“I think the Akicita program is important because this field can be rather intimidating, and there are so many different areas of law enforcement that a person might not know about,” Strand said. “I would not have made it this far into my career without my mentors.”
Heidi Mecham, support specialist for Akicita, said the main goal of the program is to create “a good support system for the Native American students who are in our program. Making sure that they have some hands-on experiences” and a network.
Mentors benefit by learning about cultural sensitivity from the Native community, Mecham said. “These officers are learning as much from our students” as students learn from the officers, she said.
Of the 128 officers in the police department, just three are Native Americans, said Assistant Chief and Akicita mentor Don Hedrick. Out of 98 deputies, one is Native, said Pennington County Sheriff Kevin Thom. Both departments have other minority officers, and more Native employees who work in the jail, at the Care Campus, in juvenile services and in other more behind-the-scenes roles.
“We target applicants from all walks of life, but we struggle annually receiving applications from Native Americans. The ultimate goal is for our department to reflect the community we serve,” Hedrick wrote in an email. “Historical trauma is a real issue for our community and we need to acknowledge some of the truths from the past that have impacted our community. Some Native Americans might be hesitant to join our department due to law enforcement being a symbolic representation of generational mistrust. Building bridges is something we are continuously working on with programs like the Collective Healing Initiative, trauma-informed policing trainings, and the Akicita mentorship program.”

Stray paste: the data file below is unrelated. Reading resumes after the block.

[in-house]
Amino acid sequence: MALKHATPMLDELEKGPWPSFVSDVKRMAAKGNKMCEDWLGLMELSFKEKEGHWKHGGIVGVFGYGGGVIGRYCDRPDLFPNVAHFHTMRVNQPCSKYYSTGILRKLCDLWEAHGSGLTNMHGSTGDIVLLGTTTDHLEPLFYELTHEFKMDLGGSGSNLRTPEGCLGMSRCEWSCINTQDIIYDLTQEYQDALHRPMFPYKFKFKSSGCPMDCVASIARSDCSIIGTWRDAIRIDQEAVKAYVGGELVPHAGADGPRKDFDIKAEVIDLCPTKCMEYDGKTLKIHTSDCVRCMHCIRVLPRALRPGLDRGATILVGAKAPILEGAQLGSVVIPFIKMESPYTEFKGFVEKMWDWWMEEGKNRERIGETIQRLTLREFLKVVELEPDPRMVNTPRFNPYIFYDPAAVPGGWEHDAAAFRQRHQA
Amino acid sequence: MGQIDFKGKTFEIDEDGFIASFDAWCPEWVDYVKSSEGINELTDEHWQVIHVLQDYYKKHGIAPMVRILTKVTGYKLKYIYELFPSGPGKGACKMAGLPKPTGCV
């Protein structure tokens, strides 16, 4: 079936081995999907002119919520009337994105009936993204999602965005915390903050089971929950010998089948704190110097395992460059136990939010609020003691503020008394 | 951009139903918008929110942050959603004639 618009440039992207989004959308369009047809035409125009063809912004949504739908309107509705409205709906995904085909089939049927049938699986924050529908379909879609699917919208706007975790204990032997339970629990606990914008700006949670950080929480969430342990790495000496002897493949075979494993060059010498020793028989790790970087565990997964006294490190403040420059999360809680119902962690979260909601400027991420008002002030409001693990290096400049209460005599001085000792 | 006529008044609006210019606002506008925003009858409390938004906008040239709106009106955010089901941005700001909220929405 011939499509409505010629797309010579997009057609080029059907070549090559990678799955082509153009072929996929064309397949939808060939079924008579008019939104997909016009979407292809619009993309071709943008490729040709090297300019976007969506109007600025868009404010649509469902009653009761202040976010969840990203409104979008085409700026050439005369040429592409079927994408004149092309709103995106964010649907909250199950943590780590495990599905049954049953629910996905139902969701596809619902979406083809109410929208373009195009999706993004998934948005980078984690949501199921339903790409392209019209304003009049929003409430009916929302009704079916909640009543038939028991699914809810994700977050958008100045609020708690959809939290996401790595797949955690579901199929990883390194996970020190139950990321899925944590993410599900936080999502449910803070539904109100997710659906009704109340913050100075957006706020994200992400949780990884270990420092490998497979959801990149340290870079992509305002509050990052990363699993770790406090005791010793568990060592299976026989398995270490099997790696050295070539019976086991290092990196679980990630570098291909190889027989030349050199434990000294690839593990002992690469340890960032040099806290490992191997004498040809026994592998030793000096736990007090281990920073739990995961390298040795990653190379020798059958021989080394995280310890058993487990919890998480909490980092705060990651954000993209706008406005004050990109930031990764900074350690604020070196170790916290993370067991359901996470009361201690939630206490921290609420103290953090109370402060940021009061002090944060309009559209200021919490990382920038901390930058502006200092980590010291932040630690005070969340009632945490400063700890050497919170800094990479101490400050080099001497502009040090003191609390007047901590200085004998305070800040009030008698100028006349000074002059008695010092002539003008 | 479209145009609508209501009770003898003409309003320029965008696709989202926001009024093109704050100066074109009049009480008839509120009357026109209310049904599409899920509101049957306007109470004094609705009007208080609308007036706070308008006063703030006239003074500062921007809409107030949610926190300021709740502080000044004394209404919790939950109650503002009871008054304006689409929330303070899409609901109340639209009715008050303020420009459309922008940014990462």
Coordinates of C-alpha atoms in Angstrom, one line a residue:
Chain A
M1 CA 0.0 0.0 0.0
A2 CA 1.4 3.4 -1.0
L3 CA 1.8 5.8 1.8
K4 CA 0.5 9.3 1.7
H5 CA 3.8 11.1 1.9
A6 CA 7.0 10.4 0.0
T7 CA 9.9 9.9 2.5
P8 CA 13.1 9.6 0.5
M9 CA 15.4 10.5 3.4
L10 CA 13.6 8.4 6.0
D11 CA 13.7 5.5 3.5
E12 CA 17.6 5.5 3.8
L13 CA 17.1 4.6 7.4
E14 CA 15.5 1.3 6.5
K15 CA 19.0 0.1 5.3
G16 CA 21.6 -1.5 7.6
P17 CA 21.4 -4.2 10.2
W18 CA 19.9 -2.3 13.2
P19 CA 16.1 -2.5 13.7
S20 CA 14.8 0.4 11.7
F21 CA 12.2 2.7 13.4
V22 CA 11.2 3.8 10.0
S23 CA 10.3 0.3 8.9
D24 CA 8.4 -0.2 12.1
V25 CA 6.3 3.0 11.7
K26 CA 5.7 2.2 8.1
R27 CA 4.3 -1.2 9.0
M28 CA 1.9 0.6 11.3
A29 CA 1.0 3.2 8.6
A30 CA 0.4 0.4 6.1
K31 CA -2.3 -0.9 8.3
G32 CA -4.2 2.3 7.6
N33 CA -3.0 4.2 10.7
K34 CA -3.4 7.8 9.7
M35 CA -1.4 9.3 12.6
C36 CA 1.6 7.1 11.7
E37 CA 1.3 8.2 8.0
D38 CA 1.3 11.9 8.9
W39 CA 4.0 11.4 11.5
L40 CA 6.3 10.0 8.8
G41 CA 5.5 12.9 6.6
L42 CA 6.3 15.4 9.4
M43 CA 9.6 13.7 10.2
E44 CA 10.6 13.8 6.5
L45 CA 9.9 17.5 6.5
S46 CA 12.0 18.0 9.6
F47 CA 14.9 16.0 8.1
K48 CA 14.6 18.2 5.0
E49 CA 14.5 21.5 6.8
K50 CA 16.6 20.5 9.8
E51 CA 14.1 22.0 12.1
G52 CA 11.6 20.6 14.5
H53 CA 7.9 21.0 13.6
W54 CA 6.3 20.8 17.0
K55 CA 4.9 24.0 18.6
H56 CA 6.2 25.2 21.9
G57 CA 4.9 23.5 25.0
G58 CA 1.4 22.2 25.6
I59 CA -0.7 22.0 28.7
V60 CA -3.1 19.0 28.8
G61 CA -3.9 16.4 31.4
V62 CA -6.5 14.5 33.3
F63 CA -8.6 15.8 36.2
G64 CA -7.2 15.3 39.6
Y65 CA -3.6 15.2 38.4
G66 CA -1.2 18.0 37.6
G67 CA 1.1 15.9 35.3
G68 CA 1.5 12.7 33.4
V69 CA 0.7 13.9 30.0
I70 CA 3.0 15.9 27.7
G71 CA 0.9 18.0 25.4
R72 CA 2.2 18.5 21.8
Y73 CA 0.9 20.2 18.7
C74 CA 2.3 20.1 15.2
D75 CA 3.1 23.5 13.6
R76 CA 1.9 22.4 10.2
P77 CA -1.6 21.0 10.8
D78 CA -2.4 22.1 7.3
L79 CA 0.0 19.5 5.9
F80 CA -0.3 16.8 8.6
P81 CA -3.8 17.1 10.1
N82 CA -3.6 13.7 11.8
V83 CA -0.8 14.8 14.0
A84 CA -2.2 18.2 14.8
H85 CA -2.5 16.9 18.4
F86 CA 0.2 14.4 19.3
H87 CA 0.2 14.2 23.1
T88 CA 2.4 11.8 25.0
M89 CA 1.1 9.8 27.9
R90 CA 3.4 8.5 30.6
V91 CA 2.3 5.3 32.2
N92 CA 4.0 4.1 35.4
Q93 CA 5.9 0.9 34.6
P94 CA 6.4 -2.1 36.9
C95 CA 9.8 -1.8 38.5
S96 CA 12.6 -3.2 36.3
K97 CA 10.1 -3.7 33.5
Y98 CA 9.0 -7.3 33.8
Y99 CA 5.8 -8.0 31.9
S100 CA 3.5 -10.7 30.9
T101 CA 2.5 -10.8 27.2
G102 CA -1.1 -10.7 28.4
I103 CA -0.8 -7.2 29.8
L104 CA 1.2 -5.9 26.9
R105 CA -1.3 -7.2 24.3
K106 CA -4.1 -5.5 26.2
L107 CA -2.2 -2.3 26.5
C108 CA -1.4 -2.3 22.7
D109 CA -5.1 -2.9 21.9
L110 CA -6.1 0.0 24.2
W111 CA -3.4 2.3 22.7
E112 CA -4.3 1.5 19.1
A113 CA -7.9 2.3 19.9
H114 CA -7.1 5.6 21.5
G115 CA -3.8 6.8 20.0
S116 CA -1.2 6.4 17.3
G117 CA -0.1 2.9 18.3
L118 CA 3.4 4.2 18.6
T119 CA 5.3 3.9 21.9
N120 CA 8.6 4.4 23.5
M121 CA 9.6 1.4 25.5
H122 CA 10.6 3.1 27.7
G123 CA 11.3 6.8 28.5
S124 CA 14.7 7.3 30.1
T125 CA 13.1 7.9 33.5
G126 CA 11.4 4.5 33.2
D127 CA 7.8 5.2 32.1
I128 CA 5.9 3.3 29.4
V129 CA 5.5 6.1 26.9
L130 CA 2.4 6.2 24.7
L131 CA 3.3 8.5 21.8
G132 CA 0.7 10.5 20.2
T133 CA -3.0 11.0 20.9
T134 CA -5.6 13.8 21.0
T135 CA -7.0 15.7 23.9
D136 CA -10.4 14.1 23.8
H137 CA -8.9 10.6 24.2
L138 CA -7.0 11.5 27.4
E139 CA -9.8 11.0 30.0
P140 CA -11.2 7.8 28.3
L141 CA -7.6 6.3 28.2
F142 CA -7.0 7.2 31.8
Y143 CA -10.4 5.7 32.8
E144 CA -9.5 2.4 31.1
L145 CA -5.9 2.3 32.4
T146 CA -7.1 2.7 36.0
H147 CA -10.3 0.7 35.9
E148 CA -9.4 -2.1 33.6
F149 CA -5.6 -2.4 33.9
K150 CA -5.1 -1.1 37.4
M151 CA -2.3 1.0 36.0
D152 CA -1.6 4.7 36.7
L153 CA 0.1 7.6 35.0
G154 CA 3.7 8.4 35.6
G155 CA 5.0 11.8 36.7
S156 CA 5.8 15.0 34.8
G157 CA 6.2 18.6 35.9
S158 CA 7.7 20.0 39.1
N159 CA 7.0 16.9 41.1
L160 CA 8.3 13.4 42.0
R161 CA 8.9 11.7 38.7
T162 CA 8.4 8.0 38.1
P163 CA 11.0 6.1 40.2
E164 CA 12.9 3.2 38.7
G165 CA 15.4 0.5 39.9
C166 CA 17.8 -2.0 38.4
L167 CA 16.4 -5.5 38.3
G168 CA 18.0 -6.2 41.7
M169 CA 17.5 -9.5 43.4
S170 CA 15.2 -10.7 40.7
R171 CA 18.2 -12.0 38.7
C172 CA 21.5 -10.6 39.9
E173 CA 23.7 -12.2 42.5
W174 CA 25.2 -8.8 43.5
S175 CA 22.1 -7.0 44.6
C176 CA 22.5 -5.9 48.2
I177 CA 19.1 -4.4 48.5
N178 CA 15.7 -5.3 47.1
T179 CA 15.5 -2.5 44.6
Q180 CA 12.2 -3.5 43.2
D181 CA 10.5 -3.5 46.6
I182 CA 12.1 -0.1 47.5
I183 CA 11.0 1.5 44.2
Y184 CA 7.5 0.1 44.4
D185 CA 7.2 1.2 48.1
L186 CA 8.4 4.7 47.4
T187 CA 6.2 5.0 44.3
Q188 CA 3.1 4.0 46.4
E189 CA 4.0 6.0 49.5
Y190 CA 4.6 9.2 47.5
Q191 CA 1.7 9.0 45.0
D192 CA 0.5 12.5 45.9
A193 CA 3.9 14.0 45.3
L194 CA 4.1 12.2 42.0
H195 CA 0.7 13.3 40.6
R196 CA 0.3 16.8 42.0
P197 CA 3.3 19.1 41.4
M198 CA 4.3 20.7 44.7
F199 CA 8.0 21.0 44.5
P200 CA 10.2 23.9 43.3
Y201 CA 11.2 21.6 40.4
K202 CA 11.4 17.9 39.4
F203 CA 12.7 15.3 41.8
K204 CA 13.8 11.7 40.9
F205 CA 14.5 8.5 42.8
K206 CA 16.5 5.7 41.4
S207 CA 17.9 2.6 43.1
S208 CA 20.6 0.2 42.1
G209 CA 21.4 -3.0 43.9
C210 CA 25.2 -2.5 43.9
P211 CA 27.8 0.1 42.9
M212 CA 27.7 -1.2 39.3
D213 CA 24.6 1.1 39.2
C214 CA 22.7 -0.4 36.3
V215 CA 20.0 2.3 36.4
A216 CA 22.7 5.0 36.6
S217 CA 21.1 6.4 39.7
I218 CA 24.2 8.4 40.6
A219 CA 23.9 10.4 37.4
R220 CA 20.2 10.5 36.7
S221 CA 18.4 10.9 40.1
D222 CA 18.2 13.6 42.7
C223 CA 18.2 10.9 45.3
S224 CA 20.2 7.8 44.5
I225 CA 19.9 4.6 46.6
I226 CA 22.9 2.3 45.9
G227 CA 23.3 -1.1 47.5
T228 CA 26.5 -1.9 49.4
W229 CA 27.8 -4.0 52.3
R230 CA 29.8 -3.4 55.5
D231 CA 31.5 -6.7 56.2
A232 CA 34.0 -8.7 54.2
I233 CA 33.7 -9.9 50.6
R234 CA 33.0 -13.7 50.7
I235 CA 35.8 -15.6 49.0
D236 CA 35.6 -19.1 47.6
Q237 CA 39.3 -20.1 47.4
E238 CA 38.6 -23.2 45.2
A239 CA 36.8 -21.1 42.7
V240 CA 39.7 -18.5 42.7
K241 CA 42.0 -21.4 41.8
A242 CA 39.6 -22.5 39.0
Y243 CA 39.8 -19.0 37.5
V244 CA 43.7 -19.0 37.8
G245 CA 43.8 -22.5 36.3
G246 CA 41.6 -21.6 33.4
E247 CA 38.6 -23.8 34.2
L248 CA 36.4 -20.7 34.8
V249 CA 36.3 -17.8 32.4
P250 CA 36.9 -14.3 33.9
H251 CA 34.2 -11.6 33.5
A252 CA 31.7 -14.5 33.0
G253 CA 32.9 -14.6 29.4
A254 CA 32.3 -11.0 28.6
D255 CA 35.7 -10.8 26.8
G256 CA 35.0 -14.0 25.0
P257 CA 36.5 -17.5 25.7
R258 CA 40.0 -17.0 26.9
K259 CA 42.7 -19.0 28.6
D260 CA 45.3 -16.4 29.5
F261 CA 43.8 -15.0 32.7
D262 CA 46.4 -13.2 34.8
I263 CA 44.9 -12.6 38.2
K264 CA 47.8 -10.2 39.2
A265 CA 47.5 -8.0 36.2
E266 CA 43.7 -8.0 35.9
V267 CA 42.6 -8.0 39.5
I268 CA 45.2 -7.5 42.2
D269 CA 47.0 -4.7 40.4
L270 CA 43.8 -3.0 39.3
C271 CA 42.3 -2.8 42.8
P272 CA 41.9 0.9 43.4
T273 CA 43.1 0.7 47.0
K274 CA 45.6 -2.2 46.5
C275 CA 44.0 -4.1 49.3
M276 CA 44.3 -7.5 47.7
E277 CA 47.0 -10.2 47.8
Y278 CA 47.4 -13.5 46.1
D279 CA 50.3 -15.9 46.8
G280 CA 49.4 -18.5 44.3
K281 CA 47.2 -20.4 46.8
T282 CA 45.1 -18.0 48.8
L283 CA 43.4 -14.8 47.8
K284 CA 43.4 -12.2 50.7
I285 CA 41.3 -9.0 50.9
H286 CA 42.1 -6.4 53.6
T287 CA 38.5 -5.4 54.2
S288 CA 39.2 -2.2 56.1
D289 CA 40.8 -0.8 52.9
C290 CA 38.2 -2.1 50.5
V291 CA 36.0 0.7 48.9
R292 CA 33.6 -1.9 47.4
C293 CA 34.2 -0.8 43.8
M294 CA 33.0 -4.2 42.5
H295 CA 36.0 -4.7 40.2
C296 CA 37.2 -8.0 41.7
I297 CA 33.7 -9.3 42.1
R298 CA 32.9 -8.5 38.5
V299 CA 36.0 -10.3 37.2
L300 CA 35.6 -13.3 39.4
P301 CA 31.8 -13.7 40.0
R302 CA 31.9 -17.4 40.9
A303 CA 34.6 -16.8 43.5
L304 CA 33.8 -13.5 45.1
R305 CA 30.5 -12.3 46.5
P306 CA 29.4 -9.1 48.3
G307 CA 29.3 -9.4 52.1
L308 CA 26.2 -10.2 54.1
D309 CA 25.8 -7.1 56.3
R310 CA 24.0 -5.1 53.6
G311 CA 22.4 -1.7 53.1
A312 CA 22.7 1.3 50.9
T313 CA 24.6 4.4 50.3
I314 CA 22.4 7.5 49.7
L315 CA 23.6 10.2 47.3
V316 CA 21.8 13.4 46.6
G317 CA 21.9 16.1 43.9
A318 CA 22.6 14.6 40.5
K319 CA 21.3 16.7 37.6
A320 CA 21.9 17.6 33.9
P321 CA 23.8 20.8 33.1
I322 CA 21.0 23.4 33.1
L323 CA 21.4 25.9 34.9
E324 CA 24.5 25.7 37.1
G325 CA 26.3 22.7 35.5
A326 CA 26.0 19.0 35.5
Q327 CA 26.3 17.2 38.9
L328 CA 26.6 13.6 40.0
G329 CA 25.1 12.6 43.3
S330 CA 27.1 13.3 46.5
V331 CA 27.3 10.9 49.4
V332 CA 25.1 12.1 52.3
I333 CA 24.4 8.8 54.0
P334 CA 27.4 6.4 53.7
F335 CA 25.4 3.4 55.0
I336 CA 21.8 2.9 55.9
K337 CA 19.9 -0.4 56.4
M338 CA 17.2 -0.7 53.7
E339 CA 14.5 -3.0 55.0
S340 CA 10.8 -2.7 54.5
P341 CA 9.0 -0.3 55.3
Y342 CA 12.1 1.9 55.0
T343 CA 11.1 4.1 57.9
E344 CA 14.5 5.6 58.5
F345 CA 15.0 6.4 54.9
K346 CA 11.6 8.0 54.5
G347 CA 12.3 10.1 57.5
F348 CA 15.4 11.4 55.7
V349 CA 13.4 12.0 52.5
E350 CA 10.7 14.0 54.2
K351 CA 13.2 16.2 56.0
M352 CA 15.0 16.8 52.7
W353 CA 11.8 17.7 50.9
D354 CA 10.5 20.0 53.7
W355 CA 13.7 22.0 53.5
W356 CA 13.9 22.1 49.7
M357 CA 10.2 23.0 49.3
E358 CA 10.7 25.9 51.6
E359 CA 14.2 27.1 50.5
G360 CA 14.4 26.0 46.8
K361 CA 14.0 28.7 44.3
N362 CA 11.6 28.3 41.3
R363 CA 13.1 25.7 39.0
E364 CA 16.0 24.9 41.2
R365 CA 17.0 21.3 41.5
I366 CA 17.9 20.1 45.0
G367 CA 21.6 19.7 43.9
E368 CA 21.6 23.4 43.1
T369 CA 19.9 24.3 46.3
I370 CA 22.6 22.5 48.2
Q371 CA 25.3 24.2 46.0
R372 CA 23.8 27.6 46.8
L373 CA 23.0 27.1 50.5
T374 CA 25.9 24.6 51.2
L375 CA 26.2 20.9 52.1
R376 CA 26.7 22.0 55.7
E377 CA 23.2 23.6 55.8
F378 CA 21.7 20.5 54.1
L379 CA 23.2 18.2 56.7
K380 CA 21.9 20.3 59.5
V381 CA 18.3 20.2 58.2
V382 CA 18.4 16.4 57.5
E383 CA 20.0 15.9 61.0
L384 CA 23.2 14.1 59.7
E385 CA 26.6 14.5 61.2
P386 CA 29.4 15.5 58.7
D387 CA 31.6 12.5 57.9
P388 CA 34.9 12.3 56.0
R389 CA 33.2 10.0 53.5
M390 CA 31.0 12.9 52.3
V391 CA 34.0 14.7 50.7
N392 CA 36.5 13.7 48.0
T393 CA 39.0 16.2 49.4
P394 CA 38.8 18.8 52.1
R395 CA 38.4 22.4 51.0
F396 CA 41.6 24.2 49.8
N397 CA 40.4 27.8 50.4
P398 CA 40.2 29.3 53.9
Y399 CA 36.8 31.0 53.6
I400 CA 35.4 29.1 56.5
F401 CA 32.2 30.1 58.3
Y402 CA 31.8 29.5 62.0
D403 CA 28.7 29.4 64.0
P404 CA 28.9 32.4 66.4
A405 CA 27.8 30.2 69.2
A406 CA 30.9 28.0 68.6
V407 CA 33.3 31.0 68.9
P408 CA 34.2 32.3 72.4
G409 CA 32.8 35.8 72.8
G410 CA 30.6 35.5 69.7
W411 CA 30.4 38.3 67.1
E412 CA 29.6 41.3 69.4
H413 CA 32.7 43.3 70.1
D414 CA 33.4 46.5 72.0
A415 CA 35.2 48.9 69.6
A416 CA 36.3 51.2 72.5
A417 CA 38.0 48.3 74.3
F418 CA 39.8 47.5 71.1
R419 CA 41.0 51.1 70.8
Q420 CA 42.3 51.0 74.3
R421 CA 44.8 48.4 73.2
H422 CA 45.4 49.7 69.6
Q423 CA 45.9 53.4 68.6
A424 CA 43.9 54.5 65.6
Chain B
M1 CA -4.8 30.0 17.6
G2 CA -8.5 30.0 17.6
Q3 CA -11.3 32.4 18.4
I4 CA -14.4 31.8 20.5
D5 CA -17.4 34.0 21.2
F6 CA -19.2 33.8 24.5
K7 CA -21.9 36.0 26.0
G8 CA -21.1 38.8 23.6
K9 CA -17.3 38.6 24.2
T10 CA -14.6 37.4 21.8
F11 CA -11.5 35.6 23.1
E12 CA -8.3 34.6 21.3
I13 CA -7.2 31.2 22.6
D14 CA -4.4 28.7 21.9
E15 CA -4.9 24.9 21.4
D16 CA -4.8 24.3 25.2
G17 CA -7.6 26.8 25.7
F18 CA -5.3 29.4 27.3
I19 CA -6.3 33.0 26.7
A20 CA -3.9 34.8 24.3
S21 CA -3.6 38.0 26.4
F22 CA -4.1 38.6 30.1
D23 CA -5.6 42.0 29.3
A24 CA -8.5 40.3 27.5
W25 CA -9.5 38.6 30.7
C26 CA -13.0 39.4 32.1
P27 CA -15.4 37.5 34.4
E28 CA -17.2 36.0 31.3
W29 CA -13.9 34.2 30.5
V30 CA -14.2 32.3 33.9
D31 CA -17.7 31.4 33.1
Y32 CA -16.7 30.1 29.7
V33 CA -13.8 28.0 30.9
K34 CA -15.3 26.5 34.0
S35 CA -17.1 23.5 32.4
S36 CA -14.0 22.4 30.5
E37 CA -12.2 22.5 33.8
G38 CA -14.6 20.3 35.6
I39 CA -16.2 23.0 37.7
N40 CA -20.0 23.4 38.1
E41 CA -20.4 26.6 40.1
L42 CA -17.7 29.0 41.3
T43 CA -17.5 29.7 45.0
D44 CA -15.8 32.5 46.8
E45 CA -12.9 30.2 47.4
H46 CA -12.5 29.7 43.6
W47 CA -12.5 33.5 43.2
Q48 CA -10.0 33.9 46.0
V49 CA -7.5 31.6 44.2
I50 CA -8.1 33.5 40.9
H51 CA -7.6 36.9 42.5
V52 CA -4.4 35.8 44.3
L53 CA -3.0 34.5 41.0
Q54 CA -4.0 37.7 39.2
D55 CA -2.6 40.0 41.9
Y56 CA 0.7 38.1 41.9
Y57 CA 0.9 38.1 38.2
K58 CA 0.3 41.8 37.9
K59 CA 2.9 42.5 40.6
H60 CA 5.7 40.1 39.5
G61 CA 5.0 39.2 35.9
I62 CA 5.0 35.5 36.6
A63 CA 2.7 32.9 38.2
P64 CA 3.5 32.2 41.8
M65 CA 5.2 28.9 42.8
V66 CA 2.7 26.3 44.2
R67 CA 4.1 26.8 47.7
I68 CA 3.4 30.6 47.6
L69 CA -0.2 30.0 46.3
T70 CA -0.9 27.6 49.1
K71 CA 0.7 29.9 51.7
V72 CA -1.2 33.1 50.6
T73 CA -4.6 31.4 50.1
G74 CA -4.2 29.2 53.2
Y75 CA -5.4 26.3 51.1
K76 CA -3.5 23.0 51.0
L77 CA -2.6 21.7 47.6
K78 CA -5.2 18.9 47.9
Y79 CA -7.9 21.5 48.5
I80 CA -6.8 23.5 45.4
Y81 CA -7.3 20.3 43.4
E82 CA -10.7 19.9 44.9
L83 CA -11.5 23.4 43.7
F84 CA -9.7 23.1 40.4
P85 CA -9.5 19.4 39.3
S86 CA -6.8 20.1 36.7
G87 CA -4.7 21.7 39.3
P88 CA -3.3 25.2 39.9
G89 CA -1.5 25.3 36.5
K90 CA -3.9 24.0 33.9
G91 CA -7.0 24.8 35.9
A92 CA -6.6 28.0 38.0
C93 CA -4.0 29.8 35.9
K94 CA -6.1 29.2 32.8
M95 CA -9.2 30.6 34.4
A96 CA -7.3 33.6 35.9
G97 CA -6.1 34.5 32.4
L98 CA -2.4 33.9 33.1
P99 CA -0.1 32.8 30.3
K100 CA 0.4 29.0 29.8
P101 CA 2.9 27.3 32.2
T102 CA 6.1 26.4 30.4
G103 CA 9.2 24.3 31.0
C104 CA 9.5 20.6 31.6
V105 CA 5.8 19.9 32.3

“Any claims of profiling and other discriminatory behavior by officers are thoroughly investigated; in 2018 we did not receive any allegations of such behavior,” Hedrick said when asked if current, not just past discriminatory, behavior could help explain why RCPD has few Native officers.
Mecham said half of WDT’s criminal justice program has many women and Natives, but she said not all students want to be police officers. Others want to work as parole officers, in administration or in other positions. She said students are also split between whether they want to stay in the Rapid City area, work on a reservation or work elsewhere in the state.
Native people may not apply to be officers in the Rapid City area if they don’t see other Native officers, Word said.
As for her future, Word said she’s “leaning toward” wanting to work at the Rapid City Police Department.
“There’s something new each day,” she said of policing.
Word said her plan is to work as a police officer for five years in order to gain experience and credibility and then transition to investigations.
“I like a challenge,” Word said of why she wants to become a detective.
Information from: Rapid City Journal, http://www.rapidcityjournal.com